Campaigns and candidates have only so much they can control – their message and the medium they use to deliver it, their time and how they spend it, the attacks they choose to engage in and the responses they give.  But there are two things they can’t control – the calendars steady march toward election day – and what happens in the rest of the world.

Those later two factors have sealed the fate of Bernie Sanders’ presidential aspirations.

Sanders’ road became more uphill after Vice President Biden’s decision not to run.  But the terrorist attacks on France and Russia have moved the national debate to foreign policy.  Sanders campaign message, what he can control, has been built on activating a progressive and populist movement around economic inequality and climate change.  He said in the first Democrat debate that he sought to lead a political “revolution.”  That’s all well and good when people feel safe in their homes.  Calling for a revolution when bombs are going off and people are being gunned down – not so much.  Events in the world – such as an upswing in terrorist activities – is beyond a campaign’s ability to control and making matters worse there isn’t much time before the voting starts to shift the focus back to domestic policy.

Mrs. Clinton already had a polling advantage before the tragic events in Paris.  The RealClear Politics polling average showed Clinton leading Sanders by 24 points in Iowa.  Twenty-four points.  More importantly she leads with a solid majority (55%, 57%, 57%) in the last three polls averaged.  Unlike eight years ago, Clinton knows she must, must, must win Iowa.  If she does, the race is over.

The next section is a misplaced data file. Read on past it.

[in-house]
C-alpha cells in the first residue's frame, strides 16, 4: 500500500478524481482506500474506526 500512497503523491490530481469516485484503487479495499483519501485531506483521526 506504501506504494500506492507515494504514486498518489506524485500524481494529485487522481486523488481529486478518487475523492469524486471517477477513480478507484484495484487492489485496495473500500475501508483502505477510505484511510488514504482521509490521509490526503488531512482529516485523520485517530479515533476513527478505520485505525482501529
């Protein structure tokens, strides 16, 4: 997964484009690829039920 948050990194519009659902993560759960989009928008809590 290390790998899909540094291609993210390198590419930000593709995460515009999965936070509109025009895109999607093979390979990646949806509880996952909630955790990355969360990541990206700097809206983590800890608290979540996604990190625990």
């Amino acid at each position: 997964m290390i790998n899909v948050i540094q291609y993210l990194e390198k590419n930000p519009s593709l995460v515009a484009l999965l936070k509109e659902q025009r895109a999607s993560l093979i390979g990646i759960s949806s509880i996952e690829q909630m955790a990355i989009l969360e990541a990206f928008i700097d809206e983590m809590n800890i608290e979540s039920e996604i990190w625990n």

Beyond Iowa, the Associated Press reported that Clinton has already locked up the support of 359 “super delegates” or 15% of the delegate total needed for the nomination – all of that before voting has commenced.  Side note – I always find it ironic that the “party of the people” feels the need to have super delegates rather than just trusting the people to elect their own delegates.  Aside from Clinton’s built delegate and polling advantage, the issue agenda has now tilted in her favor.

Remember the Clinton ad in 2008 – the phone ringing at 3 am, and who do you trust to answer it – expect that to be Mrs. Clinton’s theme until caucus day. While it will drive Republicans absolutely bonkers that after Benghazi she dares to trade on her foreign policy experience – in the Democratic primary its surefire gold.

Expect that Clinton will repeatedly tell the voters about all the times she’s been in the situation room.  Expect to see pictures of her there when Seal Team 6 killed Osama Bin Laden.  And while that may not play with the “free college for all” progressive elements in the Democrat party – there are plenty of old school Democrats who that will resonate with.  In fact, they will find it reassuring.

Clinton will pose herself as the competent adult in the situation room.  She wont brag that she’d “bomb the shit” out of ISIS as some have done, but is a calm thoughtful decision maker.  Unlike Sanders, the conscientious objector, she is someone with the experience to be commander in chief.

While the two parties are still in their primary process, Republican voters are going to get an early look at what a Clinton general election campaign is going to look like.  Elections that turn on foreign policy typically favor the Republicans, but in 2016 the Democrats are going to nominate a candidate for whom that is a perceived strength.  This gives Republicans the opportunity the choose their candidate wisely for the general election – who best matches up against Secretary Clinton come November 2016.